Emir's unanswered questions

Author: | Published: 24 Apr 2014

The European Market Infrastructure Regulation is causing confusion around the question of which instruments and agreements the new framework is designed to capture

At the September 2009 summit in Pittsburgh, G20 leaders agreed that all standardised over-the-counter (OTC) derivative contracts should be cleared through central counterparties by the end of 2012 at the latest, and that most derivative contracts should be reported to trade repositories. The EU's response to this commitment is the regulation on OTC derivatives, central counterparties and trade repositories (commonly referred to as the European Market Infrastructure Regulation, or Emir).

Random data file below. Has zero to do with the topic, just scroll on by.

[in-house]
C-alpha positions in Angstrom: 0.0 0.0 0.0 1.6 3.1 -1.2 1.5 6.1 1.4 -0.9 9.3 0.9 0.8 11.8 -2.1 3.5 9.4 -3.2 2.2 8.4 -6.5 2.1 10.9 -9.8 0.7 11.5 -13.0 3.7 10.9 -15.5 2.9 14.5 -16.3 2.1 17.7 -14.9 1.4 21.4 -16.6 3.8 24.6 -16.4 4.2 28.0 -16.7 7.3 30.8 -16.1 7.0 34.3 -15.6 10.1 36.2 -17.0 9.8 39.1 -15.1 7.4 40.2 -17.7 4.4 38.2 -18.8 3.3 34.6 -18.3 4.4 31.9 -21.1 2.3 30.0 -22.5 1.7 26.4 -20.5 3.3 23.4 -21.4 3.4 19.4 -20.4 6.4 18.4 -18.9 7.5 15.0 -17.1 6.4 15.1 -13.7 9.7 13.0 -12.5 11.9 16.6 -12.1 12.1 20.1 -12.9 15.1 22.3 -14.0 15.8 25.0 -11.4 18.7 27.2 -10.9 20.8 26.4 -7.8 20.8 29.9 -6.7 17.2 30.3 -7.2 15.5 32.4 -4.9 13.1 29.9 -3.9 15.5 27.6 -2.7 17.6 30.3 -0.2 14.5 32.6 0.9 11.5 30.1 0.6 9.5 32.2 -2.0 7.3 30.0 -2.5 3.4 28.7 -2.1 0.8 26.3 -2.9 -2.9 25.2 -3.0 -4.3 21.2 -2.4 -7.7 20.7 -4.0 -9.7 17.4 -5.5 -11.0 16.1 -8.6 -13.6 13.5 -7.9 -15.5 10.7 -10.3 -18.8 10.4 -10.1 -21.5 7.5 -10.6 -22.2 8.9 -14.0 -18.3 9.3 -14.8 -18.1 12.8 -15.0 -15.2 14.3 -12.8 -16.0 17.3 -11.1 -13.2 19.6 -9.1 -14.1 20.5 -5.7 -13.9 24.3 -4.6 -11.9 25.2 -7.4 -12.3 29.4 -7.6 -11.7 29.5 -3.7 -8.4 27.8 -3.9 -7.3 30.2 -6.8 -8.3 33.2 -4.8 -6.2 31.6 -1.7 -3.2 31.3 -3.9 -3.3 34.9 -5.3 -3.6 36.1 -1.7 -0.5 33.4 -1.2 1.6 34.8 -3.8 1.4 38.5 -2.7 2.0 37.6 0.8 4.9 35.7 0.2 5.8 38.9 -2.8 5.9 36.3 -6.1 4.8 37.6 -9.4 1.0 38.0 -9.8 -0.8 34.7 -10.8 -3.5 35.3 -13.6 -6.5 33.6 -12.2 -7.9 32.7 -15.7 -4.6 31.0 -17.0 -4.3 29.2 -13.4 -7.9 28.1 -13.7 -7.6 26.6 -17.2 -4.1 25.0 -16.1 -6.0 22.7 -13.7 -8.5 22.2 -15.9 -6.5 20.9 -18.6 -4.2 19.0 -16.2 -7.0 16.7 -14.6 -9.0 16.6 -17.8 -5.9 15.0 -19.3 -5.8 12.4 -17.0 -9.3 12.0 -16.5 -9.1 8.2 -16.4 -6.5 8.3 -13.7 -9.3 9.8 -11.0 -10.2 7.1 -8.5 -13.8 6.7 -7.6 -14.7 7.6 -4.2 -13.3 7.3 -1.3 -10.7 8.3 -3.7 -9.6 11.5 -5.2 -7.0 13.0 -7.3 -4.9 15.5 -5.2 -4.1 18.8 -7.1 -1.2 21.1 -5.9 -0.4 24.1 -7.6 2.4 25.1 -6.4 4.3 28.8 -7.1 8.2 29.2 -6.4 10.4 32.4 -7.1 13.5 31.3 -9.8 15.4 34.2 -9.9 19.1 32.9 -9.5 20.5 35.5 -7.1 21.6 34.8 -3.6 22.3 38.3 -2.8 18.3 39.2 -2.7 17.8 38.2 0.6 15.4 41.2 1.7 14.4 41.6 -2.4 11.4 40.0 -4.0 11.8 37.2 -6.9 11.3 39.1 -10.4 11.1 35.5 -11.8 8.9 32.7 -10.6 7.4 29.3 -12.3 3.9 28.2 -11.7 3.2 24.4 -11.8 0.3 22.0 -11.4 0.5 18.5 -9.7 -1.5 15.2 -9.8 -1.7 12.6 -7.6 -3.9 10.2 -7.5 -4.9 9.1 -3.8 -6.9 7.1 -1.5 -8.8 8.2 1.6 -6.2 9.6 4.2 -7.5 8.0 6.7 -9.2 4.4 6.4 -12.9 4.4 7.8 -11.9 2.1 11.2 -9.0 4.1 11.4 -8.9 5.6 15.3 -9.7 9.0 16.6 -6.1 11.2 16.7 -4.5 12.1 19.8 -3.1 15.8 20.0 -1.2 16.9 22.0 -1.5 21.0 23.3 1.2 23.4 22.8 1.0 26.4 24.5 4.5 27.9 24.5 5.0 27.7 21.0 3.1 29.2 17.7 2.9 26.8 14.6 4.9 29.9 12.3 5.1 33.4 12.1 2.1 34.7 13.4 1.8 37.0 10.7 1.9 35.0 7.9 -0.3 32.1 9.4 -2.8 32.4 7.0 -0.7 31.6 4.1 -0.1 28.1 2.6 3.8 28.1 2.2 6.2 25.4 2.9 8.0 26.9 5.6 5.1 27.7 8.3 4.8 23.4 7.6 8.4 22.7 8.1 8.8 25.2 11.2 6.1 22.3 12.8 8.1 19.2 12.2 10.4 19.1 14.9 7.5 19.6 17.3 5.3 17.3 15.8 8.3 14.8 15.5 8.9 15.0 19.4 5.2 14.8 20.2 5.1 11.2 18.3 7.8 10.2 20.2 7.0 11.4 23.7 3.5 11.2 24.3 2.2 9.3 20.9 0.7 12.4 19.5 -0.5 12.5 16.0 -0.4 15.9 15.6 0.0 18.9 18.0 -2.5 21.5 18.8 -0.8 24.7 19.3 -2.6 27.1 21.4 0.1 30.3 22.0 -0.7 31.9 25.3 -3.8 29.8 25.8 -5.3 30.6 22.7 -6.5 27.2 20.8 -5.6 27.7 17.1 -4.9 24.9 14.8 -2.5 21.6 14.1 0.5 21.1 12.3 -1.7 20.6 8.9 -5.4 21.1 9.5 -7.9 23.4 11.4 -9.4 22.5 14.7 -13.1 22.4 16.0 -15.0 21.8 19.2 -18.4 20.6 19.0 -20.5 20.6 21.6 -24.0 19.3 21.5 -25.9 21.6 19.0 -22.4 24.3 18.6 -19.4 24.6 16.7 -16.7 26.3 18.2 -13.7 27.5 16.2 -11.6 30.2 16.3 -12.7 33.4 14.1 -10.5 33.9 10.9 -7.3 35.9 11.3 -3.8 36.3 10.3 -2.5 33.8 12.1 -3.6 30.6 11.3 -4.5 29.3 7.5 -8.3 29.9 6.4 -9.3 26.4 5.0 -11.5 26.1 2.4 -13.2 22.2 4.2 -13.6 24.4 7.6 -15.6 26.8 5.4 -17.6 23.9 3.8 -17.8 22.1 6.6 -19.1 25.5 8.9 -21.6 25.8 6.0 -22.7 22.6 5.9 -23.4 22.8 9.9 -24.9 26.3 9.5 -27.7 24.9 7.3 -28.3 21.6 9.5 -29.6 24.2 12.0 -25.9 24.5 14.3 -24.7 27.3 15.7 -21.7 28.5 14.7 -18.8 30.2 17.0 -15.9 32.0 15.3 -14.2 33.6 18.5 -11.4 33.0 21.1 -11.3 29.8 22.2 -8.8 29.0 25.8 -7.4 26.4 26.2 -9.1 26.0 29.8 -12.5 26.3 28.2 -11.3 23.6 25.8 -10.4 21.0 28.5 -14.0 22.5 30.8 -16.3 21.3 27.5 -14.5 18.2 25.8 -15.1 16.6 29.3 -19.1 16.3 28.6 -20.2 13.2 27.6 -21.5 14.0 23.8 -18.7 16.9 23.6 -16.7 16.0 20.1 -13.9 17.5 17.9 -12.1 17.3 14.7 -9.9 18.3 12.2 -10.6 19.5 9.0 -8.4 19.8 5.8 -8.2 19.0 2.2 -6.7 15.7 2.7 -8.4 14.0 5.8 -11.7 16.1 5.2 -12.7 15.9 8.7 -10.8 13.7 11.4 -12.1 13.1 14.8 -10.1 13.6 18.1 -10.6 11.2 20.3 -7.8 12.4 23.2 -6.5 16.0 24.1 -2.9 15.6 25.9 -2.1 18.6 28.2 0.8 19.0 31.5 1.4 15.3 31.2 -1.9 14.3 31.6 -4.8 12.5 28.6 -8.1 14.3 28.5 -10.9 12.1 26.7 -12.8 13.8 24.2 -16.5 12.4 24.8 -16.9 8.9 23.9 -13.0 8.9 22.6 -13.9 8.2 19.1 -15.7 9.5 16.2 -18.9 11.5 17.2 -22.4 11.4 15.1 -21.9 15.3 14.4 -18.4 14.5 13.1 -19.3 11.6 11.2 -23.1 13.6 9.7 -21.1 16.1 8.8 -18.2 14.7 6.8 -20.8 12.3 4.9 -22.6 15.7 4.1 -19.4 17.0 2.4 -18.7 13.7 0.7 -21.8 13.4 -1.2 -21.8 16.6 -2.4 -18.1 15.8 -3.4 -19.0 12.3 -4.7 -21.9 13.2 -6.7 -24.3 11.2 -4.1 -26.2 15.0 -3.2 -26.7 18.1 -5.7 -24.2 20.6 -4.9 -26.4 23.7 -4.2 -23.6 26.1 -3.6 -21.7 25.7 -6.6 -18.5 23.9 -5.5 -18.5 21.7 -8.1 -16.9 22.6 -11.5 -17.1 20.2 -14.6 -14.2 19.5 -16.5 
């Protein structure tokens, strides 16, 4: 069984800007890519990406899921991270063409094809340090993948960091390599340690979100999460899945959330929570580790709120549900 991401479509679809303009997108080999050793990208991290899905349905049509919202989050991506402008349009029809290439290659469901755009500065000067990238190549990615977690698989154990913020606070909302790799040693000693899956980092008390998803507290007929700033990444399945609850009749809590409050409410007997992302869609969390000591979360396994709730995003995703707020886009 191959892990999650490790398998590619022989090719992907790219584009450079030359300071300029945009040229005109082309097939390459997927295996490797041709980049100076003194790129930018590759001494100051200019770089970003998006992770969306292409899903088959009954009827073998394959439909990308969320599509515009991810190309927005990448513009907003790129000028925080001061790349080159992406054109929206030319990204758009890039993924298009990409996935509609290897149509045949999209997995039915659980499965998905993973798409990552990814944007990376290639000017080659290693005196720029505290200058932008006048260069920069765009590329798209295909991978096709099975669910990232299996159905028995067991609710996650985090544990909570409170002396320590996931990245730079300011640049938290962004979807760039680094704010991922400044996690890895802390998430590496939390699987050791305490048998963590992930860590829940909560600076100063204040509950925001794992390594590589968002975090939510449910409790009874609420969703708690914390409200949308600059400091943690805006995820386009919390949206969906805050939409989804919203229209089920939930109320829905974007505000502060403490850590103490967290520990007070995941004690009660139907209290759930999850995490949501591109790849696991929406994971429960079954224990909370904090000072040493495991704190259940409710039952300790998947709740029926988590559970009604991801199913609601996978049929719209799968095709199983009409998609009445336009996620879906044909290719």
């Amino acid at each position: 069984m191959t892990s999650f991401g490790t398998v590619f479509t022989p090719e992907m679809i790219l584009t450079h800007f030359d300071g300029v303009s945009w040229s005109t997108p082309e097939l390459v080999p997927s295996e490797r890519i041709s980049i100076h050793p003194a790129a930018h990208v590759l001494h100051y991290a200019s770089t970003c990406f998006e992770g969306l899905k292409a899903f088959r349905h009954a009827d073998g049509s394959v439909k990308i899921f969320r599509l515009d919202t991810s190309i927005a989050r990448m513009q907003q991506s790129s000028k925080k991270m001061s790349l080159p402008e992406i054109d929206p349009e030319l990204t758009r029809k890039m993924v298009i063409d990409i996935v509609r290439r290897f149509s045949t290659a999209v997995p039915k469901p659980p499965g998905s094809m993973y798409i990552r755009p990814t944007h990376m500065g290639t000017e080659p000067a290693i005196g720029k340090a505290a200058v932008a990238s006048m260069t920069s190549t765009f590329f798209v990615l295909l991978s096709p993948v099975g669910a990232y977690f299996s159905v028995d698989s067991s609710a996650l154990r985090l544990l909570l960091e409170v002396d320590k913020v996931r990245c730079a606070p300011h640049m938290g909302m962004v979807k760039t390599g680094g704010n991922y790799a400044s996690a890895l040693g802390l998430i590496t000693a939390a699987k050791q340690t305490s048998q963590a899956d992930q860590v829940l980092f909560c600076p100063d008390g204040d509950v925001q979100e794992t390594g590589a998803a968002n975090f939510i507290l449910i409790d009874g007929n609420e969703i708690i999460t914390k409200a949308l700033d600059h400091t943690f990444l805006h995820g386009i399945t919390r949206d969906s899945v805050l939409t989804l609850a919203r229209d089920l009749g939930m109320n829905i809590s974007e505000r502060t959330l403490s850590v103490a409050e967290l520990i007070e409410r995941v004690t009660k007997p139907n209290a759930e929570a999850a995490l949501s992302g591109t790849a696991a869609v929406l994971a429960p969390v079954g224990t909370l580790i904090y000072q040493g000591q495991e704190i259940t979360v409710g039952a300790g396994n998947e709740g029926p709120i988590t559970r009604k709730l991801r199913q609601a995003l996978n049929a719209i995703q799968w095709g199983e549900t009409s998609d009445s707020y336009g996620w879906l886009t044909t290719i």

The policy aims of Emir were ambitious: to bring within the scope of regulatory scrutiny ahuge range of financial instruments which hitherto had been constrained only by the legal obligations owed between counterparties. The incredibly wide scope of Emir means that market participants who had never been subject to any degree of financial regulation before are now...